On Friday Melissa Harris-Perry (she of the tampon earrings) blamed the city’s decay on “government [that] is small enough to drown in your bathtub.”
She didn’t elaborate on her thesis, though it is worth noting that the last time Detroit had a non-Democratic (i.e., small government) mayor was in 1962, when Republican Louis Mariani was defeated.
On Sunday, MSNBC’s other resident professor, Georgetown University’s Michael Eric Dyson, ascribed the city’s problem to another conservative malady — racism. The city, he explained, is 85% black, adding:
We have to acknowledge that part of this [decline] has to be the racial animus that has characterized that city for the last 50-some-odd years. [Detroit has] been perceived as a colony of black people who are ringed by suburban white areas that are now going into the city to plunder it.
Dyson may be onto something. Racism may indeed be a factor in Detroit’s current near-death state. But it’s not the brand of racism Dyson has in mind. Consider an article from the January 14, 2002 edition of The Detroit News. The piece begins:
It is an article of faith for many Metro Detroiters that the city’s decline can be traced to two events: the riot of 1967 and the election of Coleman A. Young in 1973. [Emphasis added]
The article quotes one L. Brooks Patterson, a native Detroiter who now lives in southeast Michigan, as saying, “The No. 1 culprit was the outrageous racism of Coleman Young.” But — big but — L. Brooks Patterson is white. His views are very likely colored (no, there is no other word) by race.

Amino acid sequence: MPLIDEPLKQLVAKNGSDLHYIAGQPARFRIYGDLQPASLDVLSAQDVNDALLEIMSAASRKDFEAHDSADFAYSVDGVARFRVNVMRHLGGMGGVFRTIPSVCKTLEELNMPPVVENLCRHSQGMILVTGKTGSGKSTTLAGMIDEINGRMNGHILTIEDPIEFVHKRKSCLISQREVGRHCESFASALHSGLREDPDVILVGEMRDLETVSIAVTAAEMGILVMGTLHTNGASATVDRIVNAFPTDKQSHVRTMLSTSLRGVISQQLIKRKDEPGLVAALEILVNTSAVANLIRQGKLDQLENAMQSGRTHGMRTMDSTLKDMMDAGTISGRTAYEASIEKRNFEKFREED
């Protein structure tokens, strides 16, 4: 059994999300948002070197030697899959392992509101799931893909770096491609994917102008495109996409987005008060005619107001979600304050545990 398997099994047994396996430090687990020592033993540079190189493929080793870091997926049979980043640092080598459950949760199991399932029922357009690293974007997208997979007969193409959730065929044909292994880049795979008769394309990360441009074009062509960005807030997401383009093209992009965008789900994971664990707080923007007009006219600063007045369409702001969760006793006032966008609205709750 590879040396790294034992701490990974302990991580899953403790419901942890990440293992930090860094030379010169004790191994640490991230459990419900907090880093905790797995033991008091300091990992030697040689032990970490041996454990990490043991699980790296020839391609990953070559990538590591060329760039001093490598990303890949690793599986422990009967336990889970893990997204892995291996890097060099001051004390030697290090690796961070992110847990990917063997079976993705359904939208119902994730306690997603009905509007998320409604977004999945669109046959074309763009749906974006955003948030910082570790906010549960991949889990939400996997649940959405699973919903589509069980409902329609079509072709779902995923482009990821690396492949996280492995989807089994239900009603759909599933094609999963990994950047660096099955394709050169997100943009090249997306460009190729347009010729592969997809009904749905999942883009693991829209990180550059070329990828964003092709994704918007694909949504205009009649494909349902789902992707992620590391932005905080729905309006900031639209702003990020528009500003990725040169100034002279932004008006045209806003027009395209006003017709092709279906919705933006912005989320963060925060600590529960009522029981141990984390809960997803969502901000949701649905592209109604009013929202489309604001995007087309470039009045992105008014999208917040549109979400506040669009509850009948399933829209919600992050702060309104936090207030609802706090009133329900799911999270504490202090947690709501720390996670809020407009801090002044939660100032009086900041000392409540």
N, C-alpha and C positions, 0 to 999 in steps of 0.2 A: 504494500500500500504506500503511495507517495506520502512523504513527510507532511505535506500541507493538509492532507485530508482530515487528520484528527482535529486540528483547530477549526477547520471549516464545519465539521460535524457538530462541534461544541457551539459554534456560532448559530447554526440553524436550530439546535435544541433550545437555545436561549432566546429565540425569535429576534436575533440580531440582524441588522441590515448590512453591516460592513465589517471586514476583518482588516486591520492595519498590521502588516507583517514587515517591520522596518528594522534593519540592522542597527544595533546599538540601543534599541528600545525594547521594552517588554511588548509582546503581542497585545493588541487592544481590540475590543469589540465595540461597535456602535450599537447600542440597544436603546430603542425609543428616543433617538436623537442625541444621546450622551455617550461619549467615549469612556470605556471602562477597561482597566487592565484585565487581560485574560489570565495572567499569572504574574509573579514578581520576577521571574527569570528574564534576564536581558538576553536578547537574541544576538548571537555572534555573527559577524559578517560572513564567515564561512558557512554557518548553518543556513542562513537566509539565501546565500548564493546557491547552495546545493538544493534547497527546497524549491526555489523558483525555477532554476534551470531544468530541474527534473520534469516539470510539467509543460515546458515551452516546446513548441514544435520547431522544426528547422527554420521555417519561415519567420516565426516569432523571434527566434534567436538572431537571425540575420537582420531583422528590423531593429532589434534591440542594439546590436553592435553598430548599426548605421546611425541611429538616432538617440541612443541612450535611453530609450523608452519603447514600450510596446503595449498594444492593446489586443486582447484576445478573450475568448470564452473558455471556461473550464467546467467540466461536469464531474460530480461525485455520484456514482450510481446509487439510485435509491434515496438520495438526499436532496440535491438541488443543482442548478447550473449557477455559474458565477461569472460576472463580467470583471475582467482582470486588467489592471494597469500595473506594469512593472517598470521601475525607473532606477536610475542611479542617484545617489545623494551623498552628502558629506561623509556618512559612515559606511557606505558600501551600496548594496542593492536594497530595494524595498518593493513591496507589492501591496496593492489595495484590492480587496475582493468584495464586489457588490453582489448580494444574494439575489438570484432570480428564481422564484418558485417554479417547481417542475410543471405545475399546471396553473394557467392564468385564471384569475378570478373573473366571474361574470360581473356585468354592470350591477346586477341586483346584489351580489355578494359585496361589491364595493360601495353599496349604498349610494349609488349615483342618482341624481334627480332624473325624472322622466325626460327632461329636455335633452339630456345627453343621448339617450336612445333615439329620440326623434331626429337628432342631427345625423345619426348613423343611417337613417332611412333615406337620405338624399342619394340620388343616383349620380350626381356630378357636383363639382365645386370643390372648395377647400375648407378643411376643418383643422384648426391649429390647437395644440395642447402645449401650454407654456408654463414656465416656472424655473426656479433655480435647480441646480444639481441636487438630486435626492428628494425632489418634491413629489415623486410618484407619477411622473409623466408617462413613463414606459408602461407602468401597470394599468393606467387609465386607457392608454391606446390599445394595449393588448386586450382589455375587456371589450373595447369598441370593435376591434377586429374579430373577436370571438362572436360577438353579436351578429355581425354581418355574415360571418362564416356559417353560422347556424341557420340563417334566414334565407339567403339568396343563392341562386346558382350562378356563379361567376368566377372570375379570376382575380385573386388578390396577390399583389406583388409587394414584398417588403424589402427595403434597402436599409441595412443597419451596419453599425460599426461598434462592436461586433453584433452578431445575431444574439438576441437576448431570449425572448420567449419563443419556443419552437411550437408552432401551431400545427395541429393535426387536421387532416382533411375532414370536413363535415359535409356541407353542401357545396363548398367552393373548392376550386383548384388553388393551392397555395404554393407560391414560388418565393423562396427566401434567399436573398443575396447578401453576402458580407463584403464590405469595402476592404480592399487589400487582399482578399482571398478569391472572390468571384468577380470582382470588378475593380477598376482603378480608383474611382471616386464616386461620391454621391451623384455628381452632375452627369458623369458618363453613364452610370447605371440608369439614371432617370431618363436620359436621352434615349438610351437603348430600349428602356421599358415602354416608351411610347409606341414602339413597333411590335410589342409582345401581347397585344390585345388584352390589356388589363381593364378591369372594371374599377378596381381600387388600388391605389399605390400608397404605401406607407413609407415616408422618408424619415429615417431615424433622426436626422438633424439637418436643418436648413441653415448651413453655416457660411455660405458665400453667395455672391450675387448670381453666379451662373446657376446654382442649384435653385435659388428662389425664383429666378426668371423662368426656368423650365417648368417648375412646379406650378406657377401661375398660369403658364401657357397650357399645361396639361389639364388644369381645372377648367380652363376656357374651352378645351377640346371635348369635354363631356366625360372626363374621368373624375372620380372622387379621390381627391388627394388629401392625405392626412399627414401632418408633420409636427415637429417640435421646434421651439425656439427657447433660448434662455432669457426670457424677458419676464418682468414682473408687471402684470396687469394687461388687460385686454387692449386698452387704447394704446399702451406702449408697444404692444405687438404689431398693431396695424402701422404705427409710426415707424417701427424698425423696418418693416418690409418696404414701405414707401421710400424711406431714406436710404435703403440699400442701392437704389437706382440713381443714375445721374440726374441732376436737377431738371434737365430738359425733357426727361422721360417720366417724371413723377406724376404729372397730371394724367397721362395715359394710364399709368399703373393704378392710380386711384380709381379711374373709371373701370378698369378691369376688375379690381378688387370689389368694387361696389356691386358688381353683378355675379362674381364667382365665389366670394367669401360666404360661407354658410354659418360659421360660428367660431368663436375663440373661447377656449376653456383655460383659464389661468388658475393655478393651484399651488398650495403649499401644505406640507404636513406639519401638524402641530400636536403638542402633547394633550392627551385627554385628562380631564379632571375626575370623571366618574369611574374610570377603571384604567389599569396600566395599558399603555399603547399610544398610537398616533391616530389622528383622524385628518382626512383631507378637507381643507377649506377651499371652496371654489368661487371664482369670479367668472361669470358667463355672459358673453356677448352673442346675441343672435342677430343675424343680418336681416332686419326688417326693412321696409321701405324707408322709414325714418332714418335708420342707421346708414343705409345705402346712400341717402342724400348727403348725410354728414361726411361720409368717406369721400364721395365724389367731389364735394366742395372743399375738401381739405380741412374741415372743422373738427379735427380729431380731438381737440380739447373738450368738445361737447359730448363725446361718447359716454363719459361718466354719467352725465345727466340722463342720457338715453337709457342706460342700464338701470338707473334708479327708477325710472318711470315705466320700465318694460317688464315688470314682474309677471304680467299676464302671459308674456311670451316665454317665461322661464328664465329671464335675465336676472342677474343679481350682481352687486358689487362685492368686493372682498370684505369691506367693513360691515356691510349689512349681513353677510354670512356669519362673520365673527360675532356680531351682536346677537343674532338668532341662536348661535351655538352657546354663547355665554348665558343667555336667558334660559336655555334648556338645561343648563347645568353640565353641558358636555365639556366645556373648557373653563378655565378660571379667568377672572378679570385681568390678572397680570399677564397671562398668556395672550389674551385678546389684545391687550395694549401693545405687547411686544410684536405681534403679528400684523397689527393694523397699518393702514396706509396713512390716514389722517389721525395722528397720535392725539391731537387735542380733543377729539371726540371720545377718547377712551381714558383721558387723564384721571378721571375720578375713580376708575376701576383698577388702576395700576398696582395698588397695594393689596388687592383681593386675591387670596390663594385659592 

But what about Wilbur C. Rich, a Wellesley College professor and author of Young’s 1999 biography? Rich, who is black, is quoted in the same article as saying that Young didn’t much mind that whites saw him as hostile. According to Rich, “There was a perception that he was not going to protect white interests, and he didn’t do very much to disabuse them of that notion.”
Joseph Adams, a black insurance agency owner born and raised in Detroit, is also quoted. “Blacks began to challenge the power structure,” he says, “and eventually they won with the election of Coleman Young.” That gave blacks a feeling of power, Adams maintains, even as it frightened whites.
So, yes, Dyson is right. Racism helped kill Detroit. It just isn’t the flavor of bigotry he chooses to blame for all the world’s afflictions.
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